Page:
People can wait. The beep of the email arrival doesn’t mean that every message deserves equal, critical attention the moment it hits the in-box.
For years, I tried to answer emails as they came in. The ding in the in-box was like the proverbial snap of the finger—read me now! Give me your attention! This certainly did not allow me to focus on what I was working on. Then I realized that people began expecting immediate answers, day and night.
Over the past couple years, I made a conscious effort to not answer emails right away. More recently, I have taken the more drastic step of completely shutting down email for an hour or two each day, allowing me to focus on the project in front of me. Sometimes I do this a couple times a day, and I have found that my productivity has increased dramatically, my work quality has improved, I am less stressed about the in-box to-do list, and not one person has complained about me responding to an email in a few hours rather than a few minutes.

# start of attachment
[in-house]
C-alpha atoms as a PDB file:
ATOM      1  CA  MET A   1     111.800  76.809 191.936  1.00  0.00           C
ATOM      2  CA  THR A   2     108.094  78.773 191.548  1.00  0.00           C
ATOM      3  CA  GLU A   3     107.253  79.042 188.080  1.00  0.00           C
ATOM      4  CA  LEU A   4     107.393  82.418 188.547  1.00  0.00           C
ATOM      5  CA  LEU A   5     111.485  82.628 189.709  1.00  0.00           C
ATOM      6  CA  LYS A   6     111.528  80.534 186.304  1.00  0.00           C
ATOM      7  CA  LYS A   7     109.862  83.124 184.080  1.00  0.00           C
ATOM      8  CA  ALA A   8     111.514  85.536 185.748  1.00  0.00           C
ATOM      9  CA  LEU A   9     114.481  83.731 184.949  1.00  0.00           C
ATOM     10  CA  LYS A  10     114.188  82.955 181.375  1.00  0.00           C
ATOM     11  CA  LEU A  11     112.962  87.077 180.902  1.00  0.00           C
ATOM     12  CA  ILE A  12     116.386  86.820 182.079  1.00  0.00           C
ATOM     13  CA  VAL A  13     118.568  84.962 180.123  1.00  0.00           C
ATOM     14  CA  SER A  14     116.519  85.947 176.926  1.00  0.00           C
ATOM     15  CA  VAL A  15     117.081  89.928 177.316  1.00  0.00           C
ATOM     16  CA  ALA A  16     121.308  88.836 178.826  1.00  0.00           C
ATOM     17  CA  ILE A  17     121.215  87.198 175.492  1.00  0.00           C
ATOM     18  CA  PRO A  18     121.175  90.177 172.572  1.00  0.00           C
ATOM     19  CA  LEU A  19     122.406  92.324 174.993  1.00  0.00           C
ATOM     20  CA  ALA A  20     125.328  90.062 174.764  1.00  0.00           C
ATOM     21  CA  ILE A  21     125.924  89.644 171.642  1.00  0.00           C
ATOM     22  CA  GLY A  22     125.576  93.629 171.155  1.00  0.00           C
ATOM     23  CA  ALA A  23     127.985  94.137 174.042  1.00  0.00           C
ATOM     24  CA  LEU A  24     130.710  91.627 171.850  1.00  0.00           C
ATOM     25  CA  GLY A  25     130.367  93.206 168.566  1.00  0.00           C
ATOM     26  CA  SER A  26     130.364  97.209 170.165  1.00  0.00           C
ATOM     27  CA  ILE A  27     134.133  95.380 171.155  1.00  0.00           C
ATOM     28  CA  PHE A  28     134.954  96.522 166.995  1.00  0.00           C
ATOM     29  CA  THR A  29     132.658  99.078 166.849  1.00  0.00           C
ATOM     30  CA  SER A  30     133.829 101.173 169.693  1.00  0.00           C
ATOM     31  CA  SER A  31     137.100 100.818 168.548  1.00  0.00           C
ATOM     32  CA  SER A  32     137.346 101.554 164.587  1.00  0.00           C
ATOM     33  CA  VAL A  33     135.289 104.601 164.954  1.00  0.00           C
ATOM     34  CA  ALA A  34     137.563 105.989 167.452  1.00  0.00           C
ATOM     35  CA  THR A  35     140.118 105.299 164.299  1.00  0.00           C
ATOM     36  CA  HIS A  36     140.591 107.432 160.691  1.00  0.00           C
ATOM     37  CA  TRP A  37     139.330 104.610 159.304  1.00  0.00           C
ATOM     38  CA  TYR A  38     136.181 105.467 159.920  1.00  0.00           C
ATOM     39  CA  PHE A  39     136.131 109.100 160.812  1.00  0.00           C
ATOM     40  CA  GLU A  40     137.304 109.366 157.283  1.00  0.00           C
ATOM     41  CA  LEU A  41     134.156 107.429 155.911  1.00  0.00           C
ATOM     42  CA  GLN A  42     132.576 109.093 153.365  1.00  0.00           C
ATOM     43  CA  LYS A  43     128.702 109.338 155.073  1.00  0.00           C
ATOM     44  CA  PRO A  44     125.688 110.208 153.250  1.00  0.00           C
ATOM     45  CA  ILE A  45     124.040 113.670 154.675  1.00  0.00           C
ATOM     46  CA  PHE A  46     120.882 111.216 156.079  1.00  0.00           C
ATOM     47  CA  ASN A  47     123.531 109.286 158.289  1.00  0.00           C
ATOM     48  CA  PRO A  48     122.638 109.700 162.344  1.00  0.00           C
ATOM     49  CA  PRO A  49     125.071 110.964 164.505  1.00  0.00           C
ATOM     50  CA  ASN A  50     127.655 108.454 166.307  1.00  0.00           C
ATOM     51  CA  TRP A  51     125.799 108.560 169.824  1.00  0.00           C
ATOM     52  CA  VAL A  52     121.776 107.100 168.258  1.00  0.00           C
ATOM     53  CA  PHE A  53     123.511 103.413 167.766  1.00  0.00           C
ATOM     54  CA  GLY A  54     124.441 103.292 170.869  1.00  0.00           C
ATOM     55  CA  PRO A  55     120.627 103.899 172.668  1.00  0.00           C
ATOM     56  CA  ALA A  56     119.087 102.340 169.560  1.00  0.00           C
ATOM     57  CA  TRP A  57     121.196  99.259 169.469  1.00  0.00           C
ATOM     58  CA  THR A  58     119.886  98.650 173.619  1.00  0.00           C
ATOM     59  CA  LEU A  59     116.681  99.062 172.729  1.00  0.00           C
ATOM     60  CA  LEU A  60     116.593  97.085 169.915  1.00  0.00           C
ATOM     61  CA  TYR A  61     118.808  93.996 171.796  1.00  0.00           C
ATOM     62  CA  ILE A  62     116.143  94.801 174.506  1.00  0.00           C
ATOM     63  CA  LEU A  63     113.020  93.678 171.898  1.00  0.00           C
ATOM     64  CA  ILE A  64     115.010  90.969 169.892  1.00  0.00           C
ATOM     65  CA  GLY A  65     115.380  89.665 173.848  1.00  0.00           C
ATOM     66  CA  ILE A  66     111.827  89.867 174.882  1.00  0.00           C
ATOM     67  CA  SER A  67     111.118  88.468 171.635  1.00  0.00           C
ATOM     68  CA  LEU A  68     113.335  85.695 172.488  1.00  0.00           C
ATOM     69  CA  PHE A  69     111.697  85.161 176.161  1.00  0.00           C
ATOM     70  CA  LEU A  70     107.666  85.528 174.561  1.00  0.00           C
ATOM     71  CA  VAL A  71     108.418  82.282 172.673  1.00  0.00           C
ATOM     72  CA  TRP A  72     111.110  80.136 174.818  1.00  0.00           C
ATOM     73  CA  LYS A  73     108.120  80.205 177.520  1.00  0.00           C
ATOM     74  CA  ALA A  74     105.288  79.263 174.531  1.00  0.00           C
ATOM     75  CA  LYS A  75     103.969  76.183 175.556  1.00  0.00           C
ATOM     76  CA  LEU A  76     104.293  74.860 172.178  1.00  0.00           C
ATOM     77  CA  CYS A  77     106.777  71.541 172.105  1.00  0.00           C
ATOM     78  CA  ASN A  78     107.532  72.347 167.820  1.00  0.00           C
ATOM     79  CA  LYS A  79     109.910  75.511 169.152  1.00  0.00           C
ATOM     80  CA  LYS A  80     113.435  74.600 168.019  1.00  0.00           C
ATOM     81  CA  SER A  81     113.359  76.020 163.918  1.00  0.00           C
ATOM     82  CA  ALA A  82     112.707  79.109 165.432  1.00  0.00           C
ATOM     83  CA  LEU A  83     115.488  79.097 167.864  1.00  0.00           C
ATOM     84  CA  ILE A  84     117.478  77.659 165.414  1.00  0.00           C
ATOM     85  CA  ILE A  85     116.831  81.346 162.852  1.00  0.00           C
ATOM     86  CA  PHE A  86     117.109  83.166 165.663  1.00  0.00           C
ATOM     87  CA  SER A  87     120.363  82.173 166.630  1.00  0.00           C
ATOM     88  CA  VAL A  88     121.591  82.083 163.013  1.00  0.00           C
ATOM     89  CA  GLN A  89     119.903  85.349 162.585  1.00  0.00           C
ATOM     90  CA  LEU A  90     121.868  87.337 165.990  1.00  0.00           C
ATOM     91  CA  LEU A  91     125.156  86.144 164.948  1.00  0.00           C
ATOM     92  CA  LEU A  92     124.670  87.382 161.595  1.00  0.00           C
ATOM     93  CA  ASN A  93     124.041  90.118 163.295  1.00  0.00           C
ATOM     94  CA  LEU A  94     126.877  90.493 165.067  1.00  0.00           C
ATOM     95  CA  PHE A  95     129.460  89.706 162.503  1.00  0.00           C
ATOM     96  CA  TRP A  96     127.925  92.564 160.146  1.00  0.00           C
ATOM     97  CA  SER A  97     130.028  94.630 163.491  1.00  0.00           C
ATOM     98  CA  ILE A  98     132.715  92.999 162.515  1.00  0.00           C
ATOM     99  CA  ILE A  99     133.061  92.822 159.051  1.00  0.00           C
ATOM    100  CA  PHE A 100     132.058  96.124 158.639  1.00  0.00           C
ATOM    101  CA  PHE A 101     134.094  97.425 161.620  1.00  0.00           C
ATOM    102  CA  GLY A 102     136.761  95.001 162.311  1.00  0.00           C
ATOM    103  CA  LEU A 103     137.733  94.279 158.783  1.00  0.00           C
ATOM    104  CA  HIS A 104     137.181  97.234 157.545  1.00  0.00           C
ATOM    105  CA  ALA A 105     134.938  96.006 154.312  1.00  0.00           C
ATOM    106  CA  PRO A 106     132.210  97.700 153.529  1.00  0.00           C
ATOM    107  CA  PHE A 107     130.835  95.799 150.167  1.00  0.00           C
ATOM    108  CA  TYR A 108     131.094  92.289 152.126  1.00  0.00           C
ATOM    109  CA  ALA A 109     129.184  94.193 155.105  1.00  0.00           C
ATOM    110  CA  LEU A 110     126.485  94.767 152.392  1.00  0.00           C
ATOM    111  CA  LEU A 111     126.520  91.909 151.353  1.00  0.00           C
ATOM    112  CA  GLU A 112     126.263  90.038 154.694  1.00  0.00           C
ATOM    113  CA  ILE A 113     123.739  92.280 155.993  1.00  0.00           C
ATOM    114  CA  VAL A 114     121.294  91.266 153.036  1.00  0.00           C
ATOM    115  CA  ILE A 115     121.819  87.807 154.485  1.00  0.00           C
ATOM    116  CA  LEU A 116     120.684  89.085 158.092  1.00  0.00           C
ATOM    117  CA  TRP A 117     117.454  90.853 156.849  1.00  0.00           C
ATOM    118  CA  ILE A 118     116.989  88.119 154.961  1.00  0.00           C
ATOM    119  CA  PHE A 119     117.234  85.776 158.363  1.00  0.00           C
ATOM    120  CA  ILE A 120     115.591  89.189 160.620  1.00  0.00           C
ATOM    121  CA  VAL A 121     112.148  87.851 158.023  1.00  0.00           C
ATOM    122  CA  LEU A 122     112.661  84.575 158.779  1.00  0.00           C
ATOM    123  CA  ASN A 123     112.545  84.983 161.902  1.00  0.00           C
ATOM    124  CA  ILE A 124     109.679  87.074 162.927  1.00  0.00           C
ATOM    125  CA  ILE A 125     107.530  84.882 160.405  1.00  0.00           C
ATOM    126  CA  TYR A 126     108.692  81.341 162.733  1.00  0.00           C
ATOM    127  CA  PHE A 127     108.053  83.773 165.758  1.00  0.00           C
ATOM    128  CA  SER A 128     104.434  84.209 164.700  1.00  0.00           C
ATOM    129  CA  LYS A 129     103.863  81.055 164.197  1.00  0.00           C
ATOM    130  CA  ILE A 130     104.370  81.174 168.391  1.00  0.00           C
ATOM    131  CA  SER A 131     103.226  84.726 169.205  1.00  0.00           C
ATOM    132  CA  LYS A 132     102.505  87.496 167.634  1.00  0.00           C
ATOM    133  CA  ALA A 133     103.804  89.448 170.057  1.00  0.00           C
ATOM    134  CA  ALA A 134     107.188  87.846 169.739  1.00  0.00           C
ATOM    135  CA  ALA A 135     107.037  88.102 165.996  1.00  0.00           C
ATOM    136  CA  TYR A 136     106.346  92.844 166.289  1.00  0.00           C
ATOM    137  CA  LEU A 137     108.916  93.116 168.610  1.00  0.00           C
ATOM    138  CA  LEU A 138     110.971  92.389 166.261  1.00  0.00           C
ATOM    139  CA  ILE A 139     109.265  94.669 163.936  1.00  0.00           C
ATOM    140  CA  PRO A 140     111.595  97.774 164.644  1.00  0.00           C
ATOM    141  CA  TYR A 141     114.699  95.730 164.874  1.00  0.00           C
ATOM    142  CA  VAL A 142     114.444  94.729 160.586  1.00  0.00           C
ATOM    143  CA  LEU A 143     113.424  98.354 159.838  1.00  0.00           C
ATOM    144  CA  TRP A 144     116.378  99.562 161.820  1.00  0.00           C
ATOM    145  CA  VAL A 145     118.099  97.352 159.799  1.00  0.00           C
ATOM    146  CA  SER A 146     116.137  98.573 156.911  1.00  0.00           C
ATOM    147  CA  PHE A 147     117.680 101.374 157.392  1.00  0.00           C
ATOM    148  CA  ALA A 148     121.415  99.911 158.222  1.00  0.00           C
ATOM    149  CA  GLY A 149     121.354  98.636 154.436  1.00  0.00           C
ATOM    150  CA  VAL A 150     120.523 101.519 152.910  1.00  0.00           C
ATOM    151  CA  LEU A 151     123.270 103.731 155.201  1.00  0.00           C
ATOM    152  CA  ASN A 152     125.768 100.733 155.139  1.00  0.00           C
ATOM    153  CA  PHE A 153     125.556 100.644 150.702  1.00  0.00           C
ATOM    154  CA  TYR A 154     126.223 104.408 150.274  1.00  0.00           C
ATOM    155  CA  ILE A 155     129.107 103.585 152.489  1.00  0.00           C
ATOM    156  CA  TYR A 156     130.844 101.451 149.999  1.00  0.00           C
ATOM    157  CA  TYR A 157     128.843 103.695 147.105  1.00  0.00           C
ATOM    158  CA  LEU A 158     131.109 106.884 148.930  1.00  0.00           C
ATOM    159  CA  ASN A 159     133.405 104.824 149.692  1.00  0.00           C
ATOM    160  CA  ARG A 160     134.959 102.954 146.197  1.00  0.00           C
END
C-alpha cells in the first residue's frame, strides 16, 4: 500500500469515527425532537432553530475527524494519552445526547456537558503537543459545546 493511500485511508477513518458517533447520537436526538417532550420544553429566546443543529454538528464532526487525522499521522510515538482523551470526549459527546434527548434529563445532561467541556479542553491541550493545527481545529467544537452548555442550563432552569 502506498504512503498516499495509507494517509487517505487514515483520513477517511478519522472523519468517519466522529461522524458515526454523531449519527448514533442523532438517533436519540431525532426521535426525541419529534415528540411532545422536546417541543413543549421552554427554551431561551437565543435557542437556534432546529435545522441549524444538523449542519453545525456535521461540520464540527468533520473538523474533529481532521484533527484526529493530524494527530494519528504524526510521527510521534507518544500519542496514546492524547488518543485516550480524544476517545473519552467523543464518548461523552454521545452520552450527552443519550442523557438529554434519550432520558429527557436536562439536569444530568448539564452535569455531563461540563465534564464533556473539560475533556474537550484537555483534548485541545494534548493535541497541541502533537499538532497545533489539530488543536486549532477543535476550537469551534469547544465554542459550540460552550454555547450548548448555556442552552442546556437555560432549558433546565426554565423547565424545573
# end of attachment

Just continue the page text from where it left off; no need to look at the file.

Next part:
I have the freedom of mainly working from home, juggling several clients. With a lack of face-to-face meetings, I think it was easy to get into long-term email conversations. But our in-boxes have been overloaded. People cover-their-asses by copying everyone on group emails, then replying to everyone, and so on and so on, exacerbating the email glut.
So I am not only emailing less, I am using the phone more. It is so easy to misconstrue ideas in an email. Talking through a large project, timelines, or resolving a problem can oftentimes be resolved quicker in a call than 57 emails, with less room for disconnect between the parties involved.
Email is still a great tool I use through the workday. But it can distract, overload, confuse. And it doesn’t take place of the human voice, the handshake, the conversation, the doodles that can help provide a solution, inspire our creativity, keep us on task with goals, and simply add back the human element back into our workdays. C